It provided an appropriation of $2.55 billion, but $624.5 million of this amount was
reserved for special projects and other grants. The bill provided $50 million in CWA
section 319 grants11 and $16.5 million in section 104(b)(3) grants out of the SRF
amount. It included the following special purpose grants: the international treatment
plant at San Diego (Tijuana — section 510), with bill language capping funding for
that project at $239.4 million; Title II grants for Boston, New York, Los Angeles, San
Diego, Seattle, Rouge River, Baltimore, Ocean County NJ, Atlanta, and for colonias
in Texas, Arizona and New Mexico. The final SRF amount under the bill was $1.928
billion; the total earmarked amount is $622 million.
Early in 1993 President Clinton requested that Congress approve “economic
stimulus and investment” spending, in the form of supplemental FY1993
appropriations. Both his original proposal and a subsequent modified proposal
included additional SRF grant funds, but neither of the bills enacted by Congress in
response to these requests (P.L. 103-24, P.L. 103-50) provided additional SRF funds.
For FY1994, the Clinton Administration requested $2.047 billion for water
infrastructure. The funds in this request were : $1.198 billion to capitalize State
Revolving Funds, $150 million for Mexican Border Project grants, and $100 million
for a single hardship community (Boston). The request also included $599 million to
capitalize new state drinking water revolving funds.
The final version of the FY1994 legislation (P.L. 103-124) provided $2.477
billion for water infrastructure/state revolving funds. Of this total amount, $599
million was to be reserved for drinking water SRFs, if authorization legislation were
enacted; $80 million was for section 319 grants; $22 million was for section 104(b)(3)
grants; and $58 million was for Tijuana/San Diego- section 510 of the WQA. This
resulted in an appropriation of $1.718 billion for clean water SRFs.
In addition, the final bill provided that $500 million be used to support water
infrastructure financing in economically distressed/hardship communities. Under the
bill, these funds were not available for spending until May 31, 1994, and were set
aside until projects were authorized in the CWA for this purpose.
The 1987 Clean Water Act amendments authorized federal grants to assist states in
implementing programs to manage water pollution from nonpoint sources such as farm and
urban areas, construction, forestry, and mining sites. Because of competing demands for
funding, it had been difficult for Congress to fund this grant program and other water quality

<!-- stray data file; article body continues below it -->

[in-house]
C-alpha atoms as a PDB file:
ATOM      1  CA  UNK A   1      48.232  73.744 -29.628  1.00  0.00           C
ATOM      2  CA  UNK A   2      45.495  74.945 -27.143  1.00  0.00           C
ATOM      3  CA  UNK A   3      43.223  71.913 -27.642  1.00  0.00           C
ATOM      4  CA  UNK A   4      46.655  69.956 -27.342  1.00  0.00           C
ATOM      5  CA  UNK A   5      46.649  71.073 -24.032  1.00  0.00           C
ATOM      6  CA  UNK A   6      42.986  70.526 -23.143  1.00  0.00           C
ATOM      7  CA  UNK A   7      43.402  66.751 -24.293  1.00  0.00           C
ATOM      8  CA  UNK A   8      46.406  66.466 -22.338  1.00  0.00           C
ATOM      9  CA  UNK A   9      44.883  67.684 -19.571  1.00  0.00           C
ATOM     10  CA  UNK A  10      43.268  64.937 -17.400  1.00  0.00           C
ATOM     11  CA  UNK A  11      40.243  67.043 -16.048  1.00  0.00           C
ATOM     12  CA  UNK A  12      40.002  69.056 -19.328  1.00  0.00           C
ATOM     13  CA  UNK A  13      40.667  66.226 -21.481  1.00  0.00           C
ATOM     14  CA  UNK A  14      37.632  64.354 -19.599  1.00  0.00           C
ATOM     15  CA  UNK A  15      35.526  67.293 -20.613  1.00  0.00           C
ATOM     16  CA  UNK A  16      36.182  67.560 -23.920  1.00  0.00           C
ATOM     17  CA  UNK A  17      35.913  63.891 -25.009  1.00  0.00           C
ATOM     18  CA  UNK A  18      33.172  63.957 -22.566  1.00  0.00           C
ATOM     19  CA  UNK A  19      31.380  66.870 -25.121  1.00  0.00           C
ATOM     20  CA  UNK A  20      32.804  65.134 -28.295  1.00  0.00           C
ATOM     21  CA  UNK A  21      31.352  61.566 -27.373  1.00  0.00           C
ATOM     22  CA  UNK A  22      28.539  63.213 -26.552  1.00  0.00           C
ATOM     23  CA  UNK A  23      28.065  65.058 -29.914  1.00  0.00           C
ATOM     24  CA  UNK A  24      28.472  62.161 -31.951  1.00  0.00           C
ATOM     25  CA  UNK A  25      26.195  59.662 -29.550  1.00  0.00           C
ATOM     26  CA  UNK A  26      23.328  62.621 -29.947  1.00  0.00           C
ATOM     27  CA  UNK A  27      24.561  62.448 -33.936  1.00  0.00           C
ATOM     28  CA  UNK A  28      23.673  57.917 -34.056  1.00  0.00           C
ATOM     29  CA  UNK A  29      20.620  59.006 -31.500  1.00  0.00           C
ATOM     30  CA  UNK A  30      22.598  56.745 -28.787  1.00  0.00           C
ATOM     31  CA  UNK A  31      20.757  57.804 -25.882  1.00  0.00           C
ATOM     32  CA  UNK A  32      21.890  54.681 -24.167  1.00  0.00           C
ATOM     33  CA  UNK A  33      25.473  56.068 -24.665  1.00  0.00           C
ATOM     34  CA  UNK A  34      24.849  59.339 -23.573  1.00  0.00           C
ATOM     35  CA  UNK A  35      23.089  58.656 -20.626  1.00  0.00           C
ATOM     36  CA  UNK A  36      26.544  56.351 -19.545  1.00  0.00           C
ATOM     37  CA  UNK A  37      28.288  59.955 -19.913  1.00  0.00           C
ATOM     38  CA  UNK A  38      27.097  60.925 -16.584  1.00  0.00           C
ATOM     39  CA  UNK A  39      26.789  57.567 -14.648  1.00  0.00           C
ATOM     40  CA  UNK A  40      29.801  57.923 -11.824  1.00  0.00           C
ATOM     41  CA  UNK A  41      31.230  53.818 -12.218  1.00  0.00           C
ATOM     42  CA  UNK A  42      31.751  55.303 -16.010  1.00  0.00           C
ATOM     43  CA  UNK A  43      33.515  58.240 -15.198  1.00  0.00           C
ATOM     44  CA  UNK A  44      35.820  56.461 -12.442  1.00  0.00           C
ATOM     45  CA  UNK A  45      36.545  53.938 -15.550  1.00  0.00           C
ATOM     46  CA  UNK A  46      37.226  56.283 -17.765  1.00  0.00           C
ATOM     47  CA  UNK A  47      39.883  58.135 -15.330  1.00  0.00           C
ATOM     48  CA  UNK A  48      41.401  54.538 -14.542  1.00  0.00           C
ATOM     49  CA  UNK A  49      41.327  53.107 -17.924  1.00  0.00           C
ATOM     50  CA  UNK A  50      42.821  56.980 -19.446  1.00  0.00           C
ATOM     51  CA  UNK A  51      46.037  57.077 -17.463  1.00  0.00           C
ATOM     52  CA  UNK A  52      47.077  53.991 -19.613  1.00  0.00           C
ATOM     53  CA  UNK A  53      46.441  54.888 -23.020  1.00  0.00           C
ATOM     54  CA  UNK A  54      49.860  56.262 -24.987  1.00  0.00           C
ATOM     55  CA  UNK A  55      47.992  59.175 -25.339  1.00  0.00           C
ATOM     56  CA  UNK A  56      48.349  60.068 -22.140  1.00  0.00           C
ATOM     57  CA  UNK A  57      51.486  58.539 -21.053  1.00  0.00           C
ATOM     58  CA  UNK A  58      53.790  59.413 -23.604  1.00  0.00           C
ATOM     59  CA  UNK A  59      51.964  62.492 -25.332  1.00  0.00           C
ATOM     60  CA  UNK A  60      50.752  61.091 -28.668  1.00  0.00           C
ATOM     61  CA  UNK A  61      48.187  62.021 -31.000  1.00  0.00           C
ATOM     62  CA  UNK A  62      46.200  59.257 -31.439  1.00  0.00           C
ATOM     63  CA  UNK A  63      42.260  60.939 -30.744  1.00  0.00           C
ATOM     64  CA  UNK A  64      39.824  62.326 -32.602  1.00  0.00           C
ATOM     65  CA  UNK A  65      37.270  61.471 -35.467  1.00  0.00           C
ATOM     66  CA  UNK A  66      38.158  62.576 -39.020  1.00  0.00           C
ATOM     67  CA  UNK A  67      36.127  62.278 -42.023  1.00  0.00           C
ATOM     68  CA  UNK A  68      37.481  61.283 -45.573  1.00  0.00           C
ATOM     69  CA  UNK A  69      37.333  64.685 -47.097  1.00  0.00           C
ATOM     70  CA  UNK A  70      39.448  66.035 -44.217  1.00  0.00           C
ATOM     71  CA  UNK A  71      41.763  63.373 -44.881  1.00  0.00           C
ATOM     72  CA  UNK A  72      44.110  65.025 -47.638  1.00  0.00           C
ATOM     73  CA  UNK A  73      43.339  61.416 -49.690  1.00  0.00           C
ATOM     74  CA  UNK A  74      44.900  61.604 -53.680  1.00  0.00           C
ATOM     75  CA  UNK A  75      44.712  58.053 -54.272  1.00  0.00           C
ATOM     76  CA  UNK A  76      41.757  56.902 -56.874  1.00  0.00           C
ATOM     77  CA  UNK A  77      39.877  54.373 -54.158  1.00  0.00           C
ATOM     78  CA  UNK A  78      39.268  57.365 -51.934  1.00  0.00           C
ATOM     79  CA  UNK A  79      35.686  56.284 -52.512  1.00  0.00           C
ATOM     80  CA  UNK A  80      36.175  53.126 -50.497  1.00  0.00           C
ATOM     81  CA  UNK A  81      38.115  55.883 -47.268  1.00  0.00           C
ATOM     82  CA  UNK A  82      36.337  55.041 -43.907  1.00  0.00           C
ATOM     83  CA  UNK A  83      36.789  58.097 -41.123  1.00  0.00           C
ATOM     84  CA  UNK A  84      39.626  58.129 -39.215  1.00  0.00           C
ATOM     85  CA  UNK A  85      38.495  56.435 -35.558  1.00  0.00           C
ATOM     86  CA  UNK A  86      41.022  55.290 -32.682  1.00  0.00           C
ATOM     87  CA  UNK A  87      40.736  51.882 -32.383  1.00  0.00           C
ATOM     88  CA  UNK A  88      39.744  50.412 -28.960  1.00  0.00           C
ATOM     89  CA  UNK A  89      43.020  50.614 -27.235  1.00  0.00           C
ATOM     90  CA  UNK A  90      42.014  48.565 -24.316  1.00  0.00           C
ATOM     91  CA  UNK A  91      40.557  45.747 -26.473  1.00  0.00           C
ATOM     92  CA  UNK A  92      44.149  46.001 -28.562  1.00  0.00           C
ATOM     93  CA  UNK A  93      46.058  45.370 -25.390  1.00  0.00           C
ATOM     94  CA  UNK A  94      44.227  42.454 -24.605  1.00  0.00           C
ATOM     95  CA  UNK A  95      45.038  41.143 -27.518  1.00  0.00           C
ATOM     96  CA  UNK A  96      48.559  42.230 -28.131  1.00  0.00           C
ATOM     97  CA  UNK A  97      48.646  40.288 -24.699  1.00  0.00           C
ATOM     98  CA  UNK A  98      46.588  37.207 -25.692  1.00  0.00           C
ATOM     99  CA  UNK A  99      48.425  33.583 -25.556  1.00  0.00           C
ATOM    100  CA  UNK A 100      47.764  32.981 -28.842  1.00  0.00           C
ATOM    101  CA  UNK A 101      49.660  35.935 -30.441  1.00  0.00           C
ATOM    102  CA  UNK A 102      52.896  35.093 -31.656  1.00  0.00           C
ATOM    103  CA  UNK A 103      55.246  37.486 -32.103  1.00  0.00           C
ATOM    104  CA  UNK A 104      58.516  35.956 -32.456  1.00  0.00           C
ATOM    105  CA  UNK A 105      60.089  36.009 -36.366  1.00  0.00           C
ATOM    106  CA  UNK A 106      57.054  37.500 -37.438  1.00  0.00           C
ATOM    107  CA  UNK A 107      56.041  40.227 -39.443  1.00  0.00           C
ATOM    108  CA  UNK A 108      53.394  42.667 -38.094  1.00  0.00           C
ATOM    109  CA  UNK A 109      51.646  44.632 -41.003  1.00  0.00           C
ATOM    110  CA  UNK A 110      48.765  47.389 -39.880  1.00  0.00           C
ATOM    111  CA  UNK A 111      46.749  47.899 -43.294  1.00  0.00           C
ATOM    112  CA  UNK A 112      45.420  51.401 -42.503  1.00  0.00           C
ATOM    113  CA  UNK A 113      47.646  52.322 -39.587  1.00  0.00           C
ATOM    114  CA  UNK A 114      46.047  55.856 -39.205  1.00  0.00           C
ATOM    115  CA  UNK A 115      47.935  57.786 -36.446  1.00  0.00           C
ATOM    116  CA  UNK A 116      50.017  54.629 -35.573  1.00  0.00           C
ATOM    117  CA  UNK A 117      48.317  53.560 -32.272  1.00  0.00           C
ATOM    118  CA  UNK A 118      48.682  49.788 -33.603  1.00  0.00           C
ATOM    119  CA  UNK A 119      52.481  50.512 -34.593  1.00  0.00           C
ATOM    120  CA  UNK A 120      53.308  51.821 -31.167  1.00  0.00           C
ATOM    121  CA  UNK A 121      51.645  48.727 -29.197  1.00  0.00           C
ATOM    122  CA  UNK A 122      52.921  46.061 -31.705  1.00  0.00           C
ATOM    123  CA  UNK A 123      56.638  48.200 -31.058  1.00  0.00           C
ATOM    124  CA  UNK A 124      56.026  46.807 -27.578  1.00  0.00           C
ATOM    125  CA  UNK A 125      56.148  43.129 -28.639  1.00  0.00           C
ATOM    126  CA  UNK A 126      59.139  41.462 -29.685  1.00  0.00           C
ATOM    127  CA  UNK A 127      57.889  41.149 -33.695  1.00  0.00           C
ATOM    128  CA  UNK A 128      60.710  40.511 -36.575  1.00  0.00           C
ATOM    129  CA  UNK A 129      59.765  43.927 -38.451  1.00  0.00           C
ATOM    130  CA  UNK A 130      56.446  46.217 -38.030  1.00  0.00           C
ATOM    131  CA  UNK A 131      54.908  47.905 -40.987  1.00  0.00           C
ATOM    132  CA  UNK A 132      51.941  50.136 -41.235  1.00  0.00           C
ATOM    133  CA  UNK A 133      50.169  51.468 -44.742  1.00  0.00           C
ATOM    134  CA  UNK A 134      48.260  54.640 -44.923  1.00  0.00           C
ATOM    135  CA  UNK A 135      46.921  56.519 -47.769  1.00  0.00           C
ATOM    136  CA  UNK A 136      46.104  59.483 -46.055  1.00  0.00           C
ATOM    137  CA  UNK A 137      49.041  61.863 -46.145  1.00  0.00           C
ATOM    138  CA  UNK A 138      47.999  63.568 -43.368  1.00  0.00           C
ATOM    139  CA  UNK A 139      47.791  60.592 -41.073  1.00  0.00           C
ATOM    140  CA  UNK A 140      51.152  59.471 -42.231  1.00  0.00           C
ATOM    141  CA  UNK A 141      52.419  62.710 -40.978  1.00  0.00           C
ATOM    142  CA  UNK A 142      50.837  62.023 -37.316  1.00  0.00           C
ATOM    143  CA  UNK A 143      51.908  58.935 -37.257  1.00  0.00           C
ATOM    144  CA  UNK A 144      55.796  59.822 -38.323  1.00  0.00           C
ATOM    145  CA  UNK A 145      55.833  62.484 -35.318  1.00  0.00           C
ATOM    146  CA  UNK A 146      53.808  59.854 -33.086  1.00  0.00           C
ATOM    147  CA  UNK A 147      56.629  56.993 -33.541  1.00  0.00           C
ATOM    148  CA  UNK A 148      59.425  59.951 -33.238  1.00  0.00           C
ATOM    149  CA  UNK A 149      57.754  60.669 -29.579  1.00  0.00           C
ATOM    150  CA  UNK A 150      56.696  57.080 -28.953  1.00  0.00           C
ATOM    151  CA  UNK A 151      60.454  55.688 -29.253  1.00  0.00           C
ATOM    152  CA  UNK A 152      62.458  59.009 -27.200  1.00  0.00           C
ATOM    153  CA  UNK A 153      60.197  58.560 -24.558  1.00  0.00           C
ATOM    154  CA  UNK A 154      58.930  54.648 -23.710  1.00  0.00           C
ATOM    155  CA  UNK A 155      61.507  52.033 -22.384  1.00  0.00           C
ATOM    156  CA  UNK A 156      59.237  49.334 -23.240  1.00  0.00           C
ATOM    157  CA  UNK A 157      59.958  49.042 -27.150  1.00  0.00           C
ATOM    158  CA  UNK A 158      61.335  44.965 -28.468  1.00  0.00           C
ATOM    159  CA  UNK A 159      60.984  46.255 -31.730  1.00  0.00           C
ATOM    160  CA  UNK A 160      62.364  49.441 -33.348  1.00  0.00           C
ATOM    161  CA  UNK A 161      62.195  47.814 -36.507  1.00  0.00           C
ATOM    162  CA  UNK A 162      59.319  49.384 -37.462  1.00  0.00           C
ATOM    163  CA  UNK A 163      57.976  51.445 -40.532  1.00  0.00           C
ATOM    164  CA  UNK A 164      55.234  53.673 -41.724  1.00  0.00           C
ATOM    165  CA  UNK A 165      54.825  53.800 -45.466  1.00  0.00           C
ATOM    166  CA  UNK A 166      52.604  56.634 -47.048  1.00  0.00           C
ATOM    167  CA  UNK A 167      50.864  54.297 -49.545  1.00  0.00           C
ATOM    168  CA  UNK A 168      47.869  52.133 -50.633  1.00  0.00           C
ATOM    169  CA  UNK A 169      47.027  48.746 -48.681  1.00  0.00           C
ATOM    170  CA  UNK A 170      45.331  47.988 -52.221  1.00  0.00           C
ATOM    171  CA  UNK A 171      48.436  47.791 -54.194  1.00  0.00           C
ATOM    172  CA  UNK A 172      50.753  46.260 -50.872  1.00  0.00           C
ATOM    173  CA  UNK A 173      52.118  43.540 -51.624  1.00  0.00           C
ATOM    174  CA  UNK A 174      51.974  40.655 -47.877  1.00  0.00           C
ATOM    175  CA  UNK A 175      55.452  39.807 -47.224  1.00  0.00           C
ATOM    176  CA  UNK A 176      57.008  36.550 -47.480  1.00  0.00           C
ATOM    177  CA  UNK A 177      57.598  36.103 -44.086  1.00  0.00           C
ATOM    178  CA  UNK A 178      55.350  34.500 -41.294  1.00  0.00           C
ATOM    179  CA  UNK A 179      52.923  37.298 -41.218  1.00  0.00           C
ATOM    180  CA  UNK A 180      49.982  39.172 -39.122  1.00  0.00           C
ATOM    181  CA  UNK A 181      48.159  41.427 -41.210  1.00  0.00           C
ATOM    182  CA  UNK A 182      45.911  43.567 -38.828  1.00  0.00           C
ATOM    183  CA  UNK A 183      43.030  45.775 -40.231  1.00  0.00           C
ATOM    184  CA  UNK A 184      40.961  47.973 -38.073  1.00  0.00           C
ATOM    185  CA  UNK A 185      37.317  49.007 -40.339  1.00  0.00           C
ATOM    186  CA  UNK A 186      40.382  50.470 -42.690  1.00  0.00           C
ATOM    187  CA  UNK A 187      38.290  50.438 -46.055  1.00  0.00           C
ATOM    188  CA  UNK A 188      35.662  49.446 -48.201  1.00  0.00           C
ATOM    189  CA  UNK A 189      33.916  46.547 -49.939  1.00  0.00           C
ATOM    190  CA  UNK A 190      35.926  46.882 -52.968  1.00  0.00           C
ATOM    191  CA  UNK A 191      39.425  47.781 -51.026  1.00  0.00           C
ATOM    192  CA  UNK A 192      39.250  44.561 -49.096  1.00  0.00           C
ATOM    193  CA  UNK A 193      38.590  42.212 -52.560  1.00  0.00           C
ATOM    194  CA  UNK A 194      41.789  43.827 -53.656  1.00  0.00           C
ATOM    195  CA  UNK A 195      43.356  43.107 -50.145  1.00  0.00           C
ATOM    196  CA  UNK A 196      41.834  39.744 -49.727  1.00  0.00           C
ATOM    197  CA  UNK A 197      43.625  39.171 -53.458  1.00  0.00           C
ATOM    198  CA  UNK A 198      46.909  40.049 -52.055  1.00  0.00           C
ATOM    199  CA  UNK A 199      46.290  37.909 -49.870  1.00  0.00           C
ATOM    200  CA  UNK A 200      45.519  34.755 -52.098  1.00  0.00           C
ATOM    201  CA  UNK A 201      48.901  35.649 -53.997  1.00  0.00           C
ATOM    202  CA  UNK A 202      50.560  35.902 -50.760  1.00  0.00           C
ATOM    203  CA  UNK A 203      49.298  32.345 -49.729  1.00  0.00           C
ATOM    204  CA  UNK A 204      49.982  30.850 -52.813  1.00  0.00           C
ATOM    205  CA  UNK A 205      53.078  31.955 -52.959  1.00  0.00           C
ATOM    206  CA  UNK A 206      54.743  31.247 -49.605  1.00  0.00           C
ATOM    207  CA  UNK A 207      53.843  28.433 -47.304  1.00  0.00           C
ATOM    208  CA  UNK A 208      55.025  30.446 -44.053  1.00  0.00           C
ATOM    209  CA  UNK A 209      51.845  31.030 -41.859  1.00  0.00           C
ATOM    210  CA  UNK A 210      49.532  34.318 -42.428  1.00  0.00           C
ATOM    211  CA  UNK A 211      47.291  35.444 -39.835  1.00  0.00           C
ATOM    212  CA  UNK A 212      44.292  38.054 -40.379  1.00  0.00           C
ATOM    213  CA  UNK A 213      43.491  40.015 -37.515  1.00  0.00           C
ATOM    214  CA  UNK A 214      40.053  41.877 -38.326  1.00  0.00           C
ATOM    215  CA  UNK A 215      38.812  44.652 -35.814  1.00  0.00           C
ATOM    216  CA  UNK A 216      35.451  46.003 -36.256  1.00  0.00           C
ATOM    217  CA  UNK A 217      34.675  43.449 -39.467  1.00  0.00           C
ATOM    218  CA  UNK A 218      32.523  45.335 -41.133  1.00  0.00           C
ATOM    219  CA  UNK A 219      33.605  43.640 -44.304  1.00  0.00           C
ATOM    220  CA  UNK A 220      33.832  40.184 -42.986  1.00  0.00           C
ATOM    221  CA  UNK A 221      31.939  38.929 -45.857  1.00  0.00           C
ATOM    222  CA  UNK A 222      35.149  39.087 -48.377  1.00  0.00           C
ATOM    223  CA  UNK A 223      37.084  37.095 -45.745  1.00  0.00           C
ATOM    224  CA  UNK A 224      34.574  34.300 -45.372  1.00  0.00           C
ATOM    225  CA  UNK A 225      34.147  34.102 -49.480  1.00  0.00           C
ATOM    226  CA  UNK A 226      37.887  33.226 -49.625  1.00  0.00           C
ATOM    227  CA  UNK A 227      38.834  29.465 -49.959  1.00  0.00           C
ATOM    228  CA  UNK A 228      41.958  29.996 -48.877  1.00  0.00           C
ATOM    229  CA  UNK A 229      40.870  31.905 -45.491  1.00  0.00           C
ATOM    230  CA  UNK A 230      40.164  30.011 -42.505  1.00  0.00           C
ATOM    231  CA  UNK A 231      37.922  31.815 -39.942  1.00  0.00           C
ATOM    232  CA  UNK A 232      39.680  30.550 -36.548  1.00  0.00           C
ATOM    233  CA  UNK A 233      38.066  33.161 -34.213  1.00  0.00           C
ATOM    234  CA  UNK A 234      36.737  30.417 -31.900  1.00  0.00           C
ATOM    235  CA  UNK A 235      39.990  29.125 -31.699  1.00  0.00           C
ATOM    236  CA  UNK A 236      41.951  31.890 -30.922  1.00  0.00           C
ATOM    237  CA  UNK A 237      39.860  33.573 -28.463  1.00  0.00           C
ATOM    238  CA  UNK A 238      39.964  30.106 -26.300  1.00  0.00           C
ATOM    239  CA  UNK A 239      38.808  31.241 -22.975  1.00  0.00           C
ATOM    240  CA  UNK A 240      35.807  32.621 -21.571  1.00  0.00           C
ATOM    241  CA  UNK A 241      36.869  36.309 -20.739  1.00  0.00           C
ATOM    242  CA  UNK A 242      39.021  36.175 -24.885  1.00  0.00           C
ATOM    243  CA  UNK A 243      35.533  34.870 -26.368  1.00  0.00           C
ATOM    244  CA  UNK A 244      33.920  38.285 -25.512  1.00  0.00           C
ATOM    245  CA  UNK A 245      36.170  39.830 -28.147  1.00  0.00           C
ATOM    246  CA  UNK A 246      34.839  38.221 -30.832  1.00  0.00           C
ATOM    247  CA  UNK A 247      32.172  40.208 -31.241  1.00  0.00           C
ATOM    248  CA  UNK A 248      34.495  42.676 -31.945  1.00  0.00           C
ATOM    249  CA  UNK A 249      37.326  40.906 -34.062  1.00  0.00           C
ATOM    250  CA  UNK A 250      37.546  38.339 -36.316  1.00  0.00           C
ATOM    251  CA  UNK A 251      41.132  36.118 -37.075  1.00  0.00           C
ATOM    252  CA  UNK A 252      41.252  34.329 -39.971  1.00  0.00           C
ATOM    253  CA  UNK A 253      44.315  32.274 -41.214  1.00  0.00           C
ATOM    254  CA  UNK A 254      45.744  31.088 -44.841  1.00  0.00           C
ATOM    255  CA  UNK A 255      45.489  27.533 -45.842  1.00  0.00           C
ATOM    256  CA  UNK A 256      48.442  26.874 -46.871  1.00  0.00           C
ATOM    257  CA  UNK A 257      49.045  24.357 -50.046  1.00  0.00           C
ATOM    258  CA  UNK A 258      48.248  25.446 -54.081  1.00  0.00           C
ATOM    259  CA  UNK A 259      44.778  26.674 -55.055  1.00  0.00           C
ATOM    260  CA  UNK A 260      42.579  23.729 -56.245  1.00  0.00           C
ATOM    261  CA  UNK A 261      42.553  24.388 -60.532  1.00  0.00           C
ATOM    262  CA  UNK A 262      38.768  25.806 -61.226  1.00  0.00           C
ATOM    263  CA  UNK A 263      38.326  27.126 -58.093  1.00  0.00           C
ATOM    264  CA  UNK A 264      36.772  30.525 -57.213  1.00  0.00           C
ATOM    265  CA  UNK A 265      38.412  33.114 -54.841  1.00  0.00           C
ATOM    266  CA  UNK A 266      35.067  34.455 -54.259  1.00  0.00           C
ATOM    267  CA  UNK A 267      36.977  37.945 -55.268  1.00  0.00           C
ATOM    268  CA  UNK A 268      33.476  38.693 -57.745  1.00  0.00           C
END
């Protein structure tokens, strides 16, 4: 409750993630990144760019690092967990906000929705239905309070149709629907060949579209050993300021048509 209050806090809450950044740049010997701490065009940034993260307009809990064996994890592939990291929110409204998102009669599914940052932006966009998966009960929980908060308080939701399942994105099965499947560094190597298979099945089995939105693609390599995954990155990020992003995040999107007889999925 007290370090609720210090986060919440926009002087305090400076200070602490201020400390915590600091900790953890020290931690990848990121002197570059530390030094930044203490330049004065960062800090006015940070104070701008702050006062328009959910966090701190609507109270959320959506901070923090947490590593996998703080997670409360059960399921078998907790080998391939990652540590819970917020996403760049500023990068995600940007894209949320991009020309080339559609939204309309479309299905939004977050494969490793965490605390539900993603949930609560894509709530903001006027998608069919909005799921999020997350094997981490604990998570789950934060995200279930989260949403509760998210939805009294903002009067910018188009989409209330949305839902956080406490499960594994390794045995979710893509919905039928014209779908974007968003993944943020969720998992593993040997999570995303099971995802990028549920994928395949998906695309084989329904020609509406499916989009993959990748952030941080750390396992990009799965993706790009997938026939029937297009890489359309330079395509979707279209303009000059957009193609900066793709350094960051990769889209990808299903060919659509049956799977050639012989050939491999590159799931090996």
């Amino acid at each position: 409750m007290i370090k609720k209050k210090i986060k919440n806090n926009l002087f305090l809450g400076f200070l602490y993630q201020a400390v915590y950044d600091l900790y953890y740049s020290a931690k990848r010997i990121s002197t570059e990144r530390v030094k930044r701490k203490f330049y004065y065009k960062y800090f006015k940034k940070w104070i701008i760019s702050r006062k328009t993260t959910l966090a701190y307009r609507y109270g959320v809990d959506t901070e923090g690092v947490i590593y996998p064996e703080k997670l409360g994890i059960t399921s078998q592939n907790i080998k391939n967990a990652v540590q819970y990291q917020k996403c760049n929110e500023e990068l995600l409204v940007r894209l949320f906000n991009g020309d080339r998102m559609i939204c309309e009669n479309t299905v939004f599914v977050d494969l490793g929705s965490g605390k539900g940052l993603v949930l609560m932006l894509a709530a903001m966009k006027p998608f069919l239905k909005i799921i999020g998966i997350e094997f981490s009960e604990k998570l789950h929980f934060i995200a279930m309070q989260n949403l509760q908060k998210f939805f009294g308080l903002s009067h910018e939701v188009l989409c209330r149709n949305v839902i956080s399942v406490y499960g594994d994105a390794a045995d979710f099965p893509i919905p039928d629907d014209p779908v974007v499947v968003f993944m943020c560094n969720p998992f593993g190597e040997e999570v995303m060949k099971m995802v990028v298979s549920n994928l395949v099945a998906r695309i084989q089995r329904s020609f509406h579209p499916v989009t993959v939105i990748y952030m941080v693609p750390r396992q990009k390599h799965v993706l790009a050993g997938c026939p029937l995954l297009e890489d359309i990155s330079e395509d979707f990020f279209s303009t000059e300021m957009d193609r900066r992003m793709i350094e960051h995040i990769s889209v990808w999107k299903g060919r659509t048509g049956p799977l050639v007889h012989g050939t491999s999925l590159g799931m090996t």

initiatives in the 1987 act. Appropriators did fund section 319 grants in EPA’s general
program management account (abatement, control and compliance) in FY1990, FY1991, and
FY1992, but well below authorized levels. In the FY1993 act, appropriators moved funding
into the SRF/construction grants account, thereby providing a degree of protection from
Thus, the bill as enacted provided $1.218 billion immediately for clean water
SRFs, with the expectation that $500 million more would be available for financing
hardship community projects after May 31, 1994.
For FY1995 President Clinton requested $2.65 billion for water infrastructure
consisting of: $1.6 billion for CWA SRFs, $100 million for section 319 nonpoint
source management grants to states, $52.5 million for a grant to San Diego for a
wastewater project pursuant to section 510 of the WQA, $47.5 million for other
Mexican border projects, $50 million to the State of Texas for colonias projects, and
$100 million for grants under Title II for needy cities (intended for Boston). The
request included $700 million for drinking water SRFs, pending enactment of
authorizing legislation. The President’s budget also requested $21.5 million for
section 104(b)(3) grants/cooperative agreements.
Final agreement on FY1995 funding was contained in P.L. 103-327, enacted in
September 1994, which provided a total of $2.962 billion for water infrastructure
financing. Of the total, $22.5 million was for grants under section 104(b), $100
million for section 319 grants, $70 million for public water system grants (grants to
states under the Safe Drinking Water Act to support state implementation of
delegated drinking water programs), $52.5 million for the section 510 project in San